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# SAC Spinner Electrical Repair - Advice Needed

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On 1/27/2020 at 2:31 PM, ChildOfCv said:

So, now that I've read the paper better, it appears that if the magnetic flux puts an N charge on one leg and an S charge on the other leg, it will work.  If the magnet puts the N/S charge to the sides of the reed switch, or vertically, then no dice.  I'll accept that.

The metals are ferrous, but are not magnets themselves. This means that bringing the magnet near induces a magnetic attraction between the two halves of the switch, and so they clamp together and conduct. You guys are overthinking it... just think "magnet near - closed. Magnet far - open."

At the voltage and current levels inside the SAC, there are not going to be very many restrictions on the device, as long as it's single pole.

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14 minutes ago, Tursi said:

The metals are ferrous, but are not magnets themselves. This means that bringing the magnet near induces a magnetic attraction between the two halves of the switch, and so they clamp together and conduct. You guys are overthinking it... just think "magnet near - closed. Magnet far - open."

Nah, that's the thinking that led me down the eevil path to begin with.  The contacts have a long rectangular cross section, not a circular one.  They can be pulled in one axis, but not in the 90 degree rotated axis without breaking.  The magic that pulls them toward each other when the magnet gets close is that the magnet itself polarizes both contacts in opposite poles, so they are attracted to each other, not necessarily to the magnet.  Alternatively, you only need to polarize one contact, but with a much stronger magnetic field, as seen in the two graphs of closeness vs closed/open when parallel.  If the magnet is perpendicular and centered on the contacts, no amount of closeness will close the contacts.  You must move the magnet towards one leg or the other in order to induce magnetic polarity into one side only.

So in summary, if the magnetic poles are parallel to the contacts, be centered over the contacts.  If they're perpendicular, be off to one side or the other.

It's true that they aren't supposed to be permanent magnets themselves--that would hold their contacts together--but when the magnet comes close, it temporarily magnetizes one or both contacts.  It's possible that the perma-closed switch is that way because it's now a permanent magnet, and degaussing it would fix it.  But that's just speculation on my part.

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Glad your figuring it out Ikranaka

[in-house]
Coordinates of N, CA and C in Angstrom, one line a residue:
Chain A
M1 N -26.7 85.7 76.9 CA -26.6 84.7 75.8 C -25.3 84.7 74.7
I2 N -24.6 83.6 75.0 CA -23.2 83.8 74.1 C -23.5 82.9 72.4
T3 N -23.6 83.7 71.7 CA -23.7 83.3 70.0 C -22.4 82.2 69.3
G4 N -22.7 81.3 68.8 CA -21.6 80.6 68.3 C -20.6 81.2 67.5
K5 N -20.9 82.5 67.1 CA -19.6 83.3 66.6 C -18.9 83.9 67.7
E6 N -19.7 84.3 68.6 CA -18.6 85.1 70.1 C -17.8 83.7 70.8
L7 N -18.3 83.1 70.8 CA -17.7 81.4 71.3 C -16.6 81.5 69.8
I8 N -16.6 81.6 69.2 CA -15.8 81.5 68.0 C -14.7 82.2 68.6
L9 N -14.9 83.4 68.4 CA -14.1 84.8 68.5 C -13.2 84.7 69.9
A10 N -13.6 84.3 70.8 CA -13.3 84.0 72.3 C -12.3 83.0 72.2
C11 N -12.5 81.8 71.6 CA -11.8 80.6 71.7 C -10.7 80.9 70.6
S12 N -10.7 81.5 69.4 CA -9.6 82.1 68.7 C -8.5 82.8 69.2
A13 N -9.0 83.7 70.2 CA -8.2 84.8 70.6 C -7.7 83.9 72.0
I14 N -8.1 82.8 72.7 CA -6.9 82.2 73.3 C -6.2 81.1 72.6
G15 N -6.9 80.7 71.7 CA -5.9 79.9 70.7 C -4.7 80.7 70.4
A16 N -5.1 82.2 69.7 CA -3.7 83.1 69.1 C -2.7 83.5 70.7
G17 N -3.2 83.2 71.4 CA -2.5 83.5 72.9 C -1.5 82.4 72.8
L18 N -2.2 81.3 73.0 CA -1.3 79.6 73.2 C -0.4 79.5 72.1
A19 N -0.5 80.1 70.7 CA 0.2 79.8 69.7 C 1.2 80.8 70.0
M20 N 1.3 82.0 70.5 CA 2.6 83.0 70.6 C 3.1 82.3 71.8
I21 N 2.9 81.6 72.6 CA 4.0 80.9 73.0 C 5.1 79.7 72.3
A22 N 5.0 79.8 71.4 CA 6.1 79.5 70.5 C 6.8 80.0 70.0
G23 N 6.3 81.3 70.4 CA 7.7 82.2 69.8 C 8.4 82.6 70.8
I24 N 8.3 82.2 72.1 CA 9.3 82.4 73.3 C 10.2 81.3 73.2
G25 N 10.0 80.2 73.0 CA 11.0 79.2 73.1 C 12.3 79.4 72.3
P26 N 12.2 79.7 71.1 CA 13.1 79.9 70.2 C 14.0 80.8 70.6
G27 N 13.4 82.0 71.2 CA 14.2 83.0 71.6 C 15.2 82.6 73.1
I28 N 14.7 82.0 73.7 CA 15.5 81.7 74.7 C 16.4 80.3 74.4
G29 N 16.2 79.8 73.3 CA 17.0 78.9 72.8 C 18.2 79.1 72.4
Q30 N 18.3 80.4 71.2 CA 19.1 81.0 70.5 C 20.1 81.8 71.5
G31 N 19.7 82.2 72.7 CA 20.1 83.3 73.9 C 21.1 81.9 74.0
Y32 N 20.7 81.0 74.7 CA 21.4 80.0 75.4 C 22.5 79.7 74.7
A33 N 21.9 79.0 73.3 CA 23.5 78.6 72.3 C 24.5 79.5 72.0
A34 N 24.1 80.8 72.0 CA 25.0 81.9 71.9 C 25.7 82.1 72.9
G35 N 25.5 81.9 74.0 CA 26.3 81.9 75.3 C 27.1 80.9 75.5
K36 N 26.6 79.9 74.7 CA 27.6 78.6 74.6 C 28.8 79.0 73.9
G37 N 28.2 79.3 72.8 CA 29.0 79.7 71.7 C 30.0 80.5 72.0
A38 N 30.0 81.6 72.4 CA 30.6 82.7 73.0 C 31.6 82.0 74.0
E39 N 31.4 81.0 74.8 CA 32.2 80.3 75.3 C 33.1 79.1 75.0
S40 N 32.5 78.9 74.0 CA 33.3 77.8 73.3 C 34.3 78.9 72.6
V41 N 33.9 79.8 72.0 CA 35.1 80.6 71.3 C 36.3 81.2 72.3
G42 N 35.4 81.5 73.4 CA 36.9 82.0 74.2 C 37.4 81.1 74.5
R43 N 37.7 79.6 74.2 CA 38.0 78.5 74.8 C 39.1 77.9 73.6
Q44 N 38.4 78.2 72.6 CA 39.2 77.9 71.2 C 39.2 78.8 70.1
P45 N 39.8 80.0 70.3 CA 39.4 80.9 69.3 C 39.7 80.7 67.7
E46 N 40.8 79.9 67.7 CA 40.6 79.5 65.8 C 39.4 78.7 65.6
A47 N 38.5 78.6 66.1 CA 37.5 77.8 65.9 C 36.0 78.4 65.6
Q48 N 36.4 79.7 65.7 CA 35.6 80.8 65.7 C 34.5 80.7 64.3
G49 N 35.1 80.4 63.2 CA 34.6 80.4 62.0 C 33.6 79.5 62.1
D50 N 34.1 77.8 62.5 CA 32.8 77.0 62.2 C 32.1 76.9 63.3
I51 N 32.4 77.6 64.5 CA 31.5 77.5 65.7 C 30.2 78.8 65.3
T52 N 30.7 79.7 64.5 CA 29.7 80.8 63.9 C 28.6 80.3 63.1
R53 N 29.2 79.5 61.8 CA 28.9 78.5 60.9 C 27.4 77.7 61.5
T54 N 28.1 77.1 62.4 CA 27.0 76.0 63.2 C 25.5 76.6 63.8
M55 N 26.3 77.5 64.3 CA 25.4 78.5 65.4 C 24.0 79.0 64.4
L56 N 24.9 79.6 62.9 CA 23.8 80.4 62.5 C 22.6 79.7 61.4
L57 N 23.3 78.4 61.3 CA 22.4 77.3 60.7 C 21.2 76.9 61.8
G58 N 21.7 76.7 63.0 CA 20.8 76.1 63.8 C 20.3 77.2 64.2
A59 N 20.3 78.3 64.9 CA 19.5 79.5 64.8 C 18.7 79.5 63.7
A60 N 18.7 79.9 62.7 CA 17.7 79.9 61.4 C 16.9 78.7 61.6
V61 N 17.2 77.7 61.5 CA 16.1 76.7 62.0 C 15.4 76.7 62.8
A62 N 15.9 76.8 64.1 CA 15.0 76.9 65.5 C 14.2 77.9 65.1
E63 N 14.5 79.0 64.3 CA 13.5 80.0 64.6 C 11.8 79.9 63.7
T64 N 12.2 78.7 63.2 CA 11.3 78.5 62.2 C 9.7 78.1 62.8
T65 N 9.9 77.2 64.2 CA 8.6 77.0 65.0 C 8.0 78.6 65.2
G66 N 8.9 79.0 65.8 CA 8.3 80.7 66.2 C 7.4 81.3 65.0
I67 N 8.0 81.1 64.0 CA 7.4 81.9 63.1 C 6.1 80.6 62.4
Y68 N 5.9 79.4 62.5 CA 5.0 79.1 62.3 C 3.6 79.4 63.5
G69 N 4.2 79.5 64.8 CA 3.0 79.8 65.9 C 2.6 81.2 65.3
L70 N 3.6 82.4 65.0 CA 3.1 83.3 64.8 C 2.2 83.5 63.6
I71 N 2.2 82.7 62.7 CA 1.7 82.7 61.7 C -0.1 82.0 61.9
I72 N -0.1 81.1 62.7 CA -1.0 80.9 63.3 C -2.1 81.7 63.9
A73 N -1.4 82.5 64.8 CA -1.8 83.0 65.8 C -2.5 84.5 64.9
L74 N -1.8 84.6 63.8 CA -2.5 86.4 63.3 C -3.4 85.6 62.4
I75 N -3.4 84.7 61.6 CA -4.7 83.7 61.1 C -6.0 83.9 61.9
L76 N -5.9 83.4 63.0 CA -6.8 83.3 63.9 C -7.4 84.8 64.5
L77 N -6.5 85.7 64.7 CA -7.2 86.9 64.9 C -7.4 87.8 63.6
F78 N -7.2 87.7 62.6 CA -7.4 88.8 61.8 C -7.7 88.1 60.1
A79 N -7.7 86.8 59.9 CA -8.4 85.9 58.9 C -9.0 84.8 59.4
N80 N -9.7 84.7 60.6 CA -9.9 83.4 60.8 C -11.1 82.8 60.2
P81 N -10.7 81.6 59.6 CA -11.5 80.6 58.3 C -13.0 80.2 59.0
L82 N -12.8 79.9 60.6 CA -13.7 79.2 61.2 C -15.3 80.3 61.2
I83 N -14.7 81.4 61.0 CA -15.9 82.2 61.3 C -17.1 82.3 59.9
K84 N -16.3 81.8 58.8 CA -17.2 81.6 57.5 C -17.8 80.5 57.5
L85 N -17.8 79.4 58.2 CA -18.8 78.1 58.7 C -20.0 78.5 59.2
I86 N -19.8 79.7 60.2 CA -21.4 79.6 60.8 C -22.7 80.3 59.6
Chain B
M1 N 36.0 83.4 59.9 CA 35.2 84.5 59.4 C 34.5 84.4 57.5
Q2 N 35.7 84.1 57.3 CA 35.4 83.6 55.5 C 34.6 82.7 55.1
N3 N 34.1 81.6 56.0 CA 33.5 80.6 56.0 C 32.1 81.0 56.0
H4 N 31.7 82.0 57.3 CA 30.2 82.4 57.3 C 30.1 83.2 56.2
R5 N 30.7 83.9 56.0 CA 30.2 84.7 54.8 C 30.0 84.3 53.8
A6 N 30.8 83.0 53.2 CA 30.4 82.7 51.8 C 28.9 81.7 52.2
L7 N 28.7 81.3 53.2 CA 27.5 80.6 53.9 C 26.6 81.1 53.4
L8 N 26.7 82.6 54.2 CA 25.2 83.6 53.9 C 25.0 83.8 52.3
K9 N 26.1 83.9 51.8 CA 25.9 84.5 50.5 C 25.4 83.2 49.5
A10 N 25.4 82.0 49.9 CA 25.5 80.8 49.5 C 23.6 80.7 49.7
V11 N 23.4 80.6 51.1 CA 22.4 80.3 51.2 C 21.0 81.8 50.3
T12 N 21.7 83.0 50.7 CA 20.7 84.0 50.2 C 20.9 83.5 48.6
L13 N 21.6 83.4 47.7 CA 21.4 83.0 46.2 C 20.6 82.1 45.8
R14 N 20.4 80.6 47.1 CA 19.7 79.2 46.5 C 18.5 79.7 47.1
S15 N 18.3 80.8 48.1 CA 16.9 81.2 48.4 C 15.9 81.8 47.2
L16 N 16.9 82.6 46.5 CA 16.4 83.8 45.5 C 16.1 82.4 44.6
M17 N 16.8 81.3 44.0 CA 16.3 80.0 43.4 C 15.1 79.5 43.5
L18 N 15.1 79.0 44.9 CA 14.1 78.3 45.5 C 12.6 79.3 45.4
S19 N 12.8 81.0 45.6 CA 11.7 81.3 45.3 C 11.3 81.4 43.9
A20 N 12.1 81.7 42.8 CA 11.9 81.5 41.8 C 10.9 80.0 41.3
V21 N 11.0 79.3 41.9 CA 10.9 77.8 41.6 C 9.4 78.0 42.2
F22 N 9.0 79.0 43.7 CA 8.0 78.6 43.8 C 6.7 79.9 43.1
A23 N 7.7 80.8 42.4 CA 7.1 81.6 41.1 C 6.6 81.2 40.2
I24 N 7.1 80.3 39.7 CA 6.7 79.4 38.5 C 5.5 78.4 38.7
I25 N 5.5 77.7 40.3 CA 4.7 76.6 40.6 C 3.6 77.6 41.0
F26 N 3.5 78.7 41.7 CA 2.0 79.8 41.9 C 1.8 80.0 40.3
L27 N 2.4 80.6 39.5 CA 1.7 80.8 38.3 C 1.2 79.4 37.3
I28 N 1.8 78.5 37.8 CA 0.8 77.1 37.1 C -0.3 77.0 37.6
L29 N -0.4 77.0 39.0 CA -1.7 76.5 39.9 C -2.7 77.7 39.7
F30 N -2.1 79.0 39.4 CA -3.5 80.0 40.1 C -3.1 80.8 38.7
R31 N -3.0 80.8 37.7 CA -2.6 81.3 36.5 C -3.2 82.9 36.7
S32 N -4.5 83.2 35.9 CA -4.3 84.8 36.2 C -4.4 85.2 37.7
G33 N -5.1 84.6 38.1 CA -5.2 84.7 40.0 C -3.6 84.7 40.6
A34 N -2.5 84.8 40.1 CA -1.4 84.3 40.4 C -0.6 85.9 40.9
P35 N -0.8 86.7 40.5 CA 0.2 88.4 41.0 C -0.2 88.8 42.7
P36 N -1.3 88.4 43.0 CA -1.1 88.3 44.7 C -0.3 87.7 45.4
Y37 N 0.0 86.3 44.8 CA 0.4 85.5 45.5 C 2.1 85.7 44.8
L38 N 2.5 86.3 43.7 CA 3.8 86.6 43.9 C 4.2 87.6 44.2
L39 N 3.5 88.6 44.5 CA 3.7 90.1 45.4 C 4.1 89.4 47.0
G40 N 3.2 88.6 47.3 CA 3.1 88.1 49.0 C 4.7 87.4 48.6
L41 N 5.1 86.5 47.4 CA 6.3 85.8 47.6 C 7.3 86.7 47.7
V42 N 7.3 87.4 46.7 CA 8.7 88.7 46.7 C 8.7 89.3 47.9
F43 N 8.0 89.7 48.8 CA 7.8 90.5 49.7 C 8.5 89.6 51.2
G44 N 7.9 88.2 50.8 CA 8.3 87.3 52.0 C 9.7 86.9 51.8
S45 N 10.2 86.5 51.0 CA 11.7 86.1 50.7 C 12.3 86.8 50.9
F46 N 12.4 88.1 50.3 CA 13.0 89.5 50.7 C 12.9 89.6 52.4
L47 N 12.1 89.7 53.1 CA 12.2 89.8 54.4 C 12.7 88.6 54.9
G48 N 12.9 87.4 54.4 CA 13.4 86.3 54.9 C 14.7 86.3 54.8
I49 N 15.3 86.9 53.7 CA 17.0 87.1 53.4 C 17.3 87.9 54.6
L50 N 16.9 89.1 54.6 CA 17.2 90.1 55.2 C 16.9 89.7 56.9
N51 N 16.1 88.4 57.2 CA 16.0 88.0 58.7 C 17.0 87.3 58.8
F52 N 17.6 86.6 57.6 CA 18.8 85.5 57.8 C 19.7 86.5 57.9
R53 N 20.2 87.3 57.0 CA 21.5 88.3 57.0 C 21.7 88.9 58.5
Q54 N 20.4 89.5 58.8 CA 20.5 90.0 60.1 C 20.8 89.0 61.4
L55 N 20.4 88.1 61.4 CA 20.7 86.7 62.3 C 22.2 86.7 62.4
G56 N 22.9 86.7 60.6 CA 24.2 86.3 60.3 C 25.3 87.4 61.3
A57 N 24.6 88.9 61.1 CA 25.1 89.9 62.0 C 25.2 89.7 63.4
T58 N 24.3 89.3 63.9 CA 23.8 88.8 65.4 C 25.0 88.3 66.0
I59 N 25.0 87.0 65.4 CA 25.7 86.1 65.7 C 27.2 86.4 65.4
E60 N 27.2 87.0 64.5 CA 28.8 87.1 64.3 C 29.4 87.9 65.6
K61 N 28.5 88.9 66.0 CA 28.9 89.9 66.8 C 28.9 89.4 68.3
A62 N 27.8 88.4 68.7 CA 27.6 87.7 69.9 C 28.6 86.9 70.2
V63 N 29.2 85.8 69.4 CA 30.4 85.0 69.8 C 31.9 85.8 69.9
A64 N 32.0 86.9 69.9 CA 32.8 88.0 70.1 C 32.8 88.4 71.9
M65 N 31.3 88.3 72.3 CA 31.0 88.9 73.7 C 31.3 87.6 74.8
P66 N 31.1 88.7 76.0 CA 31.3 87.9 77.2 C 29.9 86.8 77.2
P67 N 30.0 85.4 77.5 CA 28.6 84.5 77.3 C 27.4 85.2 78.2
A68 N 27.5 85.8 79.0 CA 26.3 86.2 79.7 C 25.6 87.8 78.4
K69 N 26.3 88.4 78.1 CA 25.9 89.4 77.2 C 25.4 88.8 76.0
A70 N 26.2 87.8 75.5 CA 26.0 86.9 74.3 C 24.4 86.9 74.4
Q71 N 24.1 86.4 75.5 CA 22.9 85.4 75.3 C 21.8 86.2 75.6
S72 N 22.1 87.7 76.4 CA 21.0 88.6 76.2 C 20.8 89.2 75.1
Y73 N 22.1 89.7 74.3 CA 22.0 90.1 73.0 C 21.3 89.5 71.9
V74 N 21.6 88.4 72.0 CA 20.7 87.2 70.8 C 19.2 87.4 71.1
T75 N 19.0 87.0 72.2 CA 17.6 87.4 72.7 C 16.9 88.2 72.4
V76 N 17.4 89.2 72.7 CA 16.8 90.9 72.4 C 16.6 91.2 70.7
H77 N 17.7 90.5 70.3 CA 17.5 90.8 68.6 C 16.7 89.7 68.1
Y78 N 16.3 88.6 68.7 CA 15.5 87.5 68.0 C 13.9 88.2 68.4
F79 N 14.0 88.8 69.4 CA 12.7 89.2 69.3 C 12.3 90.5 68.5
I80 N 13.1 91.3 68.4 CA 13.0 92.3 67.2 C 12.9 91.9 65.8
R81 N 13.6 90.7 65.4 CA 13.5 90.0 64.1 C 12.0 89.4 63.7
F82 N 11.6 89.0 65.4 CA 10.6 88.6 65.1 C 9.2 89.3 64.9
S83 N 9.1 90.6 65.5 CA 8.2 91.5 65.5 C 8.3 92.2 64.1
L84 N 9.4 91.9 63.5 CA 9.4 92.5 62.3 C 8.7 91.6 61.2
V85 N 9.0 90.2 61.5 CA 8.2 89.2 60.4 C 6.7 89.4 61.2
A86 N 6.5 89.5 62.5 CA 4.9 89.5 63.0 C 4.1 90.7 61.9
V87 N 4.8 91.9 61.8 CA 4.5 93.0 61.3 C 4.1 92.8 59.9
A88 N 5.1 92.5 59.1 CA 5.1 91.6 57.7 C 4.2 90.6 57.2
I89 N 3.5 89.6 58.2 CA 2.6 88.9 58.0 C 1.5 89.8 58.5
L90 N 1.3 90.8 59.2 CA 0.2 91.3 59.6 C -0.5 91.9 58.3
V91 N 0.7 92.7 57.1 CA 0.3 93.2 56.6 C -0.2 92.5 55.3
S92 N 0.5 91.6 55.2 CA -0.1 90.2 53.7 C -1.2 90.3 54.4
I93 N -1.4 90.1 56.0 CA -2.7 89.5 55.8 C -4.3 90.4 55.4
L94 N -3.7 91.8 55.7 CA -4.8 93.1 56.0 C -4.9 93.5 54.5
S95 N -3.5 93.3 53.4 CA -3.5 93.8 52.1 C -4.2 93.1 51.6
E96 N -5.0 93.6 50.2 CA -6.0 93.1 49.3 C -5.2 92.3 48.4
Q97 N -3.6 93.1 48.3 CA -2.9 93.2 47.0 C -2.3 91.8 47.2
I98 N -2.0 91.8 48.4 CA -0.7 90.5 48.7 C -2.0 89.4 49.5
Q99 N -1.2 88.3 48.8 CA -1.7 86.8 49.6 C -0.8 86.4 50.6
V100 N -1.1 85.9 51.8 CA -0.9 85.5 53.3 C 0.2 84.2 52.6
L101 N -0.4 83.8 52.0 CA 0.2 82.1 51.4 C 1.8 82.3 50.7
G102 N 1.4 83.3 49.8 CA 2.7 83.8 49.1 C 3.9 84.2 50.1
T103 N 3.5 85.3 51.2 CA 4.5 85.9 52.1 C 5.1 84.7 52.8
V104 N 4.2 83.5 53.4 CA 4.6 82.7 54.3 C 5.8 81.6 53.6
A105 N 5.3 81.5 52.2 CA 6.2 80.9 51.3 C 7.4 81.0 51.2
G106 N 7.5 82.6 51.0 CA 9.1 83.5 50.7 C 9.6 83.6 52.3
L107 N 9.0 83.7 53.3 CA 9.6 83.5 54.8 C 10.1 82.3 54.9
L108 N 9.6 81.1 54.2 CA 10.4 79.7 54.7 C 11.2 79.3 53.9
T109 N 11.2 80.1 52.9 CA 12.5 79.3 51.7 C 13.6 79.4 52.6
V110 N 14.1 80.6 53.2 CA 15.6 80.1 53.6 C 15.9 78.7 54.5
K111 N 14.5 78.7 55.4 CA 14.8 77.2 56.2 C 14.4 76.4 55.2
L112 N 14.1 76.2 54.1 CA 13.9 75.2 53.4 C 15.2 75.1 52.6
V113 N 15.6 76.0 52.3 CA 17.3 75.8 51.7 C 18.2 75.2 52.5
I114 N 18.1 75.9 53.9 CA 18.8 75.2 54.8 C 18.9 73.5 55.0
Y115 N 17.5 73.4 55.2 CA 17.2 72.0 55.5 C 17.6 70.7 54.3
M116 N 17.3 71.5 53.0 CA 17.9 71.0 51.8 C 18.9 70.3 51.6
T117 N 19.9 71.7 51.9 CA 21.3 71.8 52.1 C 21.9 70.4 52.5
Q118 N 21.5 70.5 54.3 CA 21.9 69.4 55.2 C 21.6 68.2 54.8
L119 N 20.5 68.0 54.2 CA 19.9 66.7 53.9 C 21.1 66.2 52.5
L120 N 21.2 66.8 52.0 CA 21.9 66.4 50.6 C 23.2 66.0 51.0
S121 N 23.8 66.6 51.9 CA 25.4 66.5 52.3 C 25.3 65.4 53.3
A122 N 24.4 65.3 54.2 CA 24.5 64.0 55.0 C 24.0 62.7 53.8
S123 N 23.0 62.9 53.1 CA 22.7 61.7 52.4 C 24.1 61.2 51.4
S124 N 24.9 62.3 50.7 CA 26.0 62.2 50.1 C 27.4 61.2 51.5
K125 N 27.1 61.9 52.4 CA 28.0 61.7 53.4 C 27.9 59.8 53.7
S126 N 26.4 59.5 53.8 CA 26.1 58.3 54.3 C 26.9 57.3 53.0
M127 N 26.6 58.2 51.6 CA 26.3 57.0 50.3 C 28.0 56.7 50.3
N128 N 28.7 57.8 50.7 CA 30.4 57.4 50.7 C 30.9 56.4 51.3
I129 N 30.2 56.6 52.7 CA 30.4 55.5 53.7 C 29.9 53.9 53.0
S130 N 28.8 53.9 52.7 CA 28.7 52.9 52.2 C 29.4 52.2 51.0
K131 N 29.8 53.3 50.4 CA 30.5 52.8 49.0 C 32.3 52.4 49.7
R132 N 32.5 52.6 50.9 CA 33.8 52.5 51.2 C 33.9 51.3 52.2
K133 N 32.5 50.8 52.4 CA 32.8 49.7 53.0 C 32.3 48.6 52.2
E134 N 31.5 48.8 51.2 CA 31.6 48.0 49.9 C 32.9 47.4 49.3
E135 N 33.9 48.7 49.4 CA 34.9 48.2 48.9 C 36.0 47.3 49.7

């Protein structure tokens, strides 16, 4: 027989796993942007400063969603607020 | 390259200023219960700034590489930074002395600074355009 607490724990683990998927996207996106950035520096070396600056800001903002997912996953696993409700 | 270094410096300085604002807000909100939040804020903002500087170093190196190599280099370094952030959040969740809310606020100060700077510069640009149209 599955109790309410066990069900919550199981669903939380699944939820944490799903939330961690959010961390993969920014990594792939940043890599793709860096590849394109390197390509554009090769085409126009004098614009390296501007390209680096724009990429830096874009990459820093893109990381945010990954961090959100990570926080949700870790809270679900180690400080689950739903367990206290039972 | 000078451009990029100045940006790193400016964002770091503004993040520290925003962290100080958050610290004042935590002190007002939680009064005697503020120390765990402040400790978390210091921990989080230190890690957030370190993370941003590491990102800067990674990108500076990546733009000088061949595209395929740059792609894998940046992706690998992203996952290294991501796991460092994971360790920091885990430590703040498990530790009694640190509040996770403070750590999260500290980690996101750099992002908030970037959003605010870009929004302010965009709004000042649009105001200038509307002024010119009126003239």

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The Spinner was created in it's present form because of the expense of using an optical based solution.
Also when they designed the SAC Controller they wanted to avoid using batteries for the power supply like the other two controllers.

Paul Jaquays gave a speech with a Q&A stating that he was opposed to the controllers but at least the inventor got to do this...
While sliding his hand across the controller.

Personally I will say that the ADAM was one of the first home computers to have a working mouse.
It may be upside down but that is all a trackball is.
Not only that the SAC Controller 1 spinner is either Horizontal or Vertical while SAC Controller 2 is the opposite.

Paul Jaquays loves to put down the design but in one controller you get true 8 directional movement 16 buttons and a paddle.
Something unheard of at the time.

ADAM is a marvel of engineering and it is a crying shame that it gets so much smack.
The Commodore 64 without it's SID chip is junk and that garbage that came out of Atari could not compare.

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On 1/26/2020 at 12:12 PM, ChildOfCv said:

Switching current doesn't need to be high.  Most likely, any of them will work there.  Same for voltage.  Operating range (AT) is probably the most critical.  Unfortunately, I don't know what the AT rating of the spinner magnets is, but fortunately they're cheap.  Just look for SPST.

A couple of starting suggestions:

Also, make sure to orient them so that the contacts are in the same plane as the magnets when you bend the legs.  If the magnet comes up "beside" the contacts because the switch is laying on its side, it won't activate.

Well I finally ordered and received some replacement reed switches, I went with your suggestions above but ordered two of each available AT range, i.e. 10-15, 15-20 and 20-25.  After some testing and measurement of the new switches against good originals I'd estimate that the originals have an AT rating of around 15.  So, likely that both the 10-15 and 15-20 AT range switches would work in SACs.  I ended up installing the most sensitive ones, i.e. the 10-15 AT range figuring that if these didn't work well then I'd try the next range.  However, after lots of testing and comparison again a working spinner with original reed switches the one with the replacement (10-15 AT) reed switches performed exactly the same.  So looks like that's a good AT range to go with.

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Cool.  I updated the schematic for the SAC with that info.

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8 hours ago, ChildOfCv said:

Cool.  I updated the schematic for the SAC with that info.

Great - is the update available for download?

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